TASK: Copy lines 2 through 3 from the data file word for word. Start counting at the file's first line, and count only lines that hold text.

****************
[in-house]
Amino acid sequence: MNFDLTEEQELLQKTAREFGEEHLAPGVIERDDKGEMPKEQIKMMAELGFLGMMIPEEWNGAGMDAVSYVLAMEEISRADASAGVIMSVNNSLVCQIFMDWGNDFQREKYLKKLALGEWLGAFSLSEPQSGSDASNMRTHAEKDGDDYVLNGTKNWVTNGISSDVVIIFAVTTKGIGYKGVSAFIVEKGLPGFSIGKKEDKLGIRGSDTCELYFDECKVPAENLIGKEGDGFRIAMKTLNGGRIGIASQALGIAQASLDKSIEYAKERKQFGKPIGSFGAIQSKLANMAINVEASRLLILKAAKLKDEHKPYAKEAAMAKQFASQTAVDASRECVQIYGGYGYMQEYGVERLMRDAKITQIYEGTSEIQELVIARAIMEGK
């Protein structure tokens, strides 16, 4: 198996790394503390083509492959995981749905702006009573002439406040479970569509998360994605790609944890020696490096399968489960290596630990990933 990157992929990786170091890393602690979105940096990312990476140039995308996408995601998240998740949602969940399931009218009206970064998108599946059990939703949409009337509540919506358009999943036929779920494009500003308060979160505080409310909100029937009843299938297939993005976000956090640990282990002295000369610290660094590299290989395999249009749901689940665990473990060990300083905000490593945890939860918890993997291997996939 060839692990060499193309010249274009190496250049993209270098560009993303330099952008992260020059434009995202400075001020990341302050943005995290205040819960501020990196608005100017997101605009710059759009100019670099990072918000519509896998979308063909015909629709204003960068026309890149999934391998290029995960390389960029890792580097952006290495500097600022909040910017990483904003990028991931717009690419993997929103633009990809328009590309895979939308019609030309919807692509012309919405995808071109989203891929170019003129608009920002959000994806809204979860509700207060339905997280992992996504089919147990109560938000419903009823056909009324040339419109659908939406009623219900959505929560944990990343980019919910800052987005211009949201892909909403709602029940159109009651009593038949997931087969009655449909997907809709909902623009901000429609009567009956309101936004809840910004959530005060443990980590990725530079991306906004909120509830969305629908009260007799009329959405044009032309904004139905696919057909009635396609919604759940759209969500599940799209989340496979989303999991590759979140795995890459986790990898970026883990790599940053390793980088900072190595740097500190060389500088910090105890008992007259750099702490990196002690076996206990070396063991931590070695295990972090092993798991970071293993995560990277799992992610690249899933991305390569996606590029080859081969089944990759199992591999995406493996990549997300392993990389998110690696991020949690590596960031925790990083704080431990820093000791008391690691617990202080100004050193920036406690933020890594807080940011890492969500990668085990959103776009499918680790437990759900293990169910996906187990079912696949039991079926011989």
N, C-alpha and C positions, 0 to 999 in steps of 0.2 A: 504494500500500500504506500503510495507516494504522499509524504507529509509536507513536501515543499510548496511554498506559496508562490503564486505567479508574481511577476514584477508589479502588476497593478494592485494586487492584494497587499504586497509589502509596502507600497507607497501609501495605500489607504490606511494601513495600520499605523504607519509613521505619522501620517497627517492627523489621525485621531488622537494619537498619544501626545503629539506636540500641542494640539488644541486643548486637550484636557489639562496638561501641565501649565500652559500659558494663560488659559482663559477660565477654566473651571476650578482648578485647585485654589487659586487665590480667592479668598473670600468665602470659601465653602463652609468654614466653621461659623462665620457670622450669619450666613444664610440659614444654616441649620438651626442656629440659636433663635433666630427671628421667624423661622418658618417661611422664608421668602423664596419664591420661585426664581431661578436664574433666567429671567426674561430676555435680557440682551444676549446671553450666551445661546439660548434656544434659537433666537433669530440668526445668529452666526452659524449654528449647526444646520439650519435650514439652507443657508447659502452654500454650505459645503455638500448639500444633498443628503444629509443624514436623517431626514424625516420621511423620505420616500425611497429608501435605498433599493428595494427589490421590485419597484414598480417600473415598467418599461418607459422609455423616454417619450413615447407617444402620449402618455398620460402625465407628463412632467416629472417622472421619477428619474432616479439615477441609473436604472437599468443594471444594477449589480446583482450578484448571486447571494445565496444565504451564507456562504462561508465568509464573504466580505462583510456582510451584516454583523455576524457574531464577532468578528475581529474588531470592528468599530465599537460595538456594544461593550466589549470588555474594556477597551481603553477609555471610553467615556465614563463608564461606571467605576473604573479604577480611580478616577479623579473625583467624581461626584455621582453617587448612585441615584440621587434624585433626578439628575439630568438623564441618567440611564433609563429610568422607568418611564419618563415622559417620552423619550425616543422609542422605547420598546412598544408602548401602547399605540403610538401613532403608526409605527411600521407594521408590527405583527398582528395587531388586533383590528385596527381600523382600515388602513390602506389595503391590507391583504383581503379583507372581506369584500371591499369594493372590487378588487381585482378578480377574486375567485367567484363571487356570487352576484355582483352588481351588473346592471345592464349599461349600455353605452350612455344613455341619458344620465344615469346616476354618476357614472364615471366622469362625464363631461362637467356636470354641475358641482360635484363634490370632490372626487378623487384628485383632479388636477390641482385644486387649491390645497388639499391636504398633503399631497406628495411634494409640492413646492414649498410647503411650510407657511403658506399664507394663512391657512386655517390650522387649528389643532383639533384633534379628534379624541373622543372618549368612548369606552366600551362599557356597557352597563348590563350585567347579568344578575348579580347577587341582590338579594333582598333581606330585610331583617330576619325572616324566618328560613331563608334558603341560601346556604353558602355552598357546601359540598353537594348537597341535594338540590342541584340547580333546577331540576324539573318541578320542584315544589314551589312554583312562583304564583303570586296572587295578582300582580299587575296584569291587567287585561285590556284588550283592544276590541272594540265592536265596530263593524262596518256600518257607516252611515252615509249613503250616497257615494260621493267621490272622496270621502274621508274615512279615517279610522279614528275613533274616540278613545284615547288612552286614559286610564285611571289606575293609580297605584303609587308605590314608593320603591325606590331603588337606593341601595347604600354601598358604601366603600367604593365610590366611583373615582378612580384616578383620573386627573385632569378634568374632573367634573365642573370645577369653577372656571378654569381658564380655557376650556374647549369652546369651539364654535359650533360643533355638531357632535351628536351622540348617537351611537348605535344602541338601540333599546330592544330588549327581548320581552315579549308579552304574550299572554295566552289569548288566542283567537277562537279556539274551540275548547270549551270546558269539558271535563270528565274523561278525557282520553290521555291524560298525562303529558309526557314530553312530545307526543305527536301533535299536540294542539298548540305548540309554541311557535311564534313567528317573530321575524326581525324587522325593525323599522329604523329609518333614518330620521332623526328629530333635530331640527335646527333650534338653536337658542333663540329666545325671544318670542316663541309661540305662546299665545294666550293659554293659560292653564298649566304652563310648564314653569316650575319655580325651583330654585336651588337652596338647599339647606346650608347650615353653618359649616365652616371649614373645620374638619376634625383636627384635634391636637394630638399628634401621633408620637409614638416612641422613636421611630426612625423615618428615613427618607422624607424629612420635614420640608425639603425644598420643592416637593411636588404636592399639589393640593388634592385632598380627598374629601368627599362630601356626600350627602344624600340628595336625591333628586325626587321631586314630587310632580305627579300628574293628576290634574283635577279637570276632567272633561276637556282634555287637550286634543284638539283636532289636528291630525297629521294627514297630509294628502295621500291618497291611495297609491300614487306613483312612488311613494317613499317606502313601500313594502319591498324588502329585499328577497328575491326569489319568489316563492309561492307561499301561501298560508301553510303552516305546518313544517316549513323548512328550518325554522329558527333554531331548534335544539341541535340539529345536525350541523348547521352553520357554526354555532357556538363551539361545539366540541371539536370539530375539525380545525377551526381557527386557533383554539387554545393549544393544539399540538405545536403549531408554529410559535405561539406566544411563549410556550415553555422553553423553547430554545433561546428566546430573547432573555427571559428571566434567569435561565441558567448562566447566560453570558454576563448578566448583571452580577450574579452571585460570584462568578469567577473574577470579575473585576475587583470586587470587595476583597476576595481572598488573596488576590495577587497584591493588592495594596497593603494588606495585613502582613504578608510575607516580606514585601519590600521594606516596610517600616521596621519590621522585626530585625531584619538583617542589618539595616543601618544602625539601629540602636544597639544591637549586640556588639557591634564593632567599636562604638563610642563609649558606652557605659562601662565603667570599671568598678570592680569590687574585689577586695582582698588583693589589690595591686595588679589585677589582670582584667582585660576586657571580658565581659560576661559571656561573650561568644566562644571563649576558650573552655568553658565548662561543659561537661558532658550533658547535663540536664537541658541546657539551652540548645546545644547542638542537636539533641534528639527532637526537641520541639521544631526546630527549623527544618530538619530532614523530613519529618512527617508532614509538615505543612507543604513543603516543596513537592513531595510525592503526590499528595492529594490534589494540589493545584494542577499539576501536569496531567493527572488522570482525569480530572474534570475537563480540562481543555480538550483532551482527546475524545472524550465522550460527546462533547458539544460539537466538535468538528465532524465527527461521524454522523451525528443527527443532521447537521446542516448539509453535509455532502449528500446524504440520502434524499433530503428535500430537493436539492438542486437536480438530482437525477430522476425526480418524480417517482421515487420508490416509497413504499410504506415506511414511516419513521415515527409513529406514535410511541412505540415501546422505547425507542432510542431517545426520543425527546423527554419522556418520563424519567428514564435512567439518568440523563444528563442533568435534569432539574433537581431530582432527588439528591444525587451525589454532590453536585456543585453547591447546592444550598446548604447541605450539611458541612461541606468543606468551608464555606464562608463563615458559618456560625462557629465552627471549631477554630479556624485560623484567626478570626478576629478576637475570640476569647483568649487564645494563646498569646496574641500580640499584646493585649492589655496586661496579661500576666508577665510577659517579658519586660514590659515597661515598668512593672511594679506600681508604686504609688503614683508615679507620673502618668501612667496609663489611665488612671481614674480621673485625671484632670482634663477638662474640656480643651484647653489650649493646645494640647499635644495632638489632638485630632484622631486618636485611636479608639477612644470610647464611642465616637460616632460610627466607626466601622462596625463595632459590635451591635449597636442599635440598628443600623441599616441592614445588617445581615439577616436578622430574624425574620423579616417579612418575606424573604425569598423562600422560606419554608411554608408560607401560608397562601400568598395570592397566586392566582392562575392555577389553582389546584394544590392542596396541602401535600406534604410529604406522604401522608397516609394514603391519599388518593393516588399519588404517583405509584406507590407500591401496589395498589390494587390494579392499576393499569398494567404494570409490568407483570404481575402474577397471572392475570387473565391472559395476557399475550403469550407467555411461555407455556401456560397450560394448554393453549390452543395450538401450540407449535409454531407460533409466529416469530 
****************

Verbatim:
Amino acid sequence: MNFDLTEEQELLQKTAREFGEEHLAPGVIERDDKGEMPKEQIKMMAELGFLGMMIPEEWNGAGMDAVSYVLAMEEISRADASAGVIMSVNNSLVCQIFMDWGNDFQREKYLKKLALGEWLGAFSLSEPQSGSDASNMRTHAEKDGDDYVLNGTKNWVTNGISSDVVIIFAVTTKGIGYKGVSAFIVEKGLPGFSIGKKEDKLGIRGSDTCELYFDECKVPAENLIGKEGDGFRIAMKTLNGGRIGIASQALGIAQASLDKSIEYAKERKQFGKPIGSFGAIQSKLANMAINVEASRLLILKAAKLKDEHKPYAKEAAMAKQFASQTAVDASRECVQIYGGYGYMQEYGVERLMRDAKITQIYEGTSEIQELVIARAIMEGK
């Protein structure tokens, strides 16, 4: 198996790394503390083509492959995981749905702006009573002439406040479970569509998360994605790609944890020696490096399968489960290596630990990933 990157992929990786170091890393602690979105940096990312990476140039995308996408995601998240998740949602969940399931009218009206970064998108599946059990939703949409009337509540919506358009999943036929779920494009500003308060979160505080409310909100029937009843299938297939993005976000956090640990282990002295000369610290660094590299290989395999249009749901689940665990473990060990300083905000490593945890939860918890993997291997996939 060839692990060499193309010249274009190496250049993209270098560009993303330099952008992260020059434009995202400075001020990341302050943005995290205040819960501020990196608005100017997101605009710059759009100019670099990072918000519509896998979308063909015909629709204003960068026309890149999934391998290029995960390389960029890792580097952006290495500097600022909040910017990483904003990028991931717009690419993997929103633009990809328009590309895979939308019609030309919807692509012309919405995808071109989203891929170019003129608009920002959000994806809204979860509700207060339905997280992992996504089919147990109560938000419903009823056909009324040339419109659908939406009623219900959505929560944990990343980019919910800052987005211009949201892909909403709602029940159109009651009593038949997931087969009655449909997907809709909902623009901000429609009567009956309101936004809840910004959530005060443990980590990725530079991306906004909120509830969305629908009260007799009329959405044009032309904004139905696919057909009635396609919604759940759209969500599940799209989340496979989303999991590759979140795995890459986790990898970026883990790599940053390793980088900072190595740097500190060389500088910090105890008992007259750099702490990196002690076996206990070396063991931590070695295990972090092993798991970071293993995560990277799992992610690249899933991305390569996606590029080859081969089944990759199992591999995406493996990549997300392993990389998110690696991020949690590596960031925790990083704080431990820093000791008391690691617990202080100004050193920036406690933020890594807080940011890492969500990668085990959103776009499918680790437990759900293990169910996906187990079912696949039991079926011989």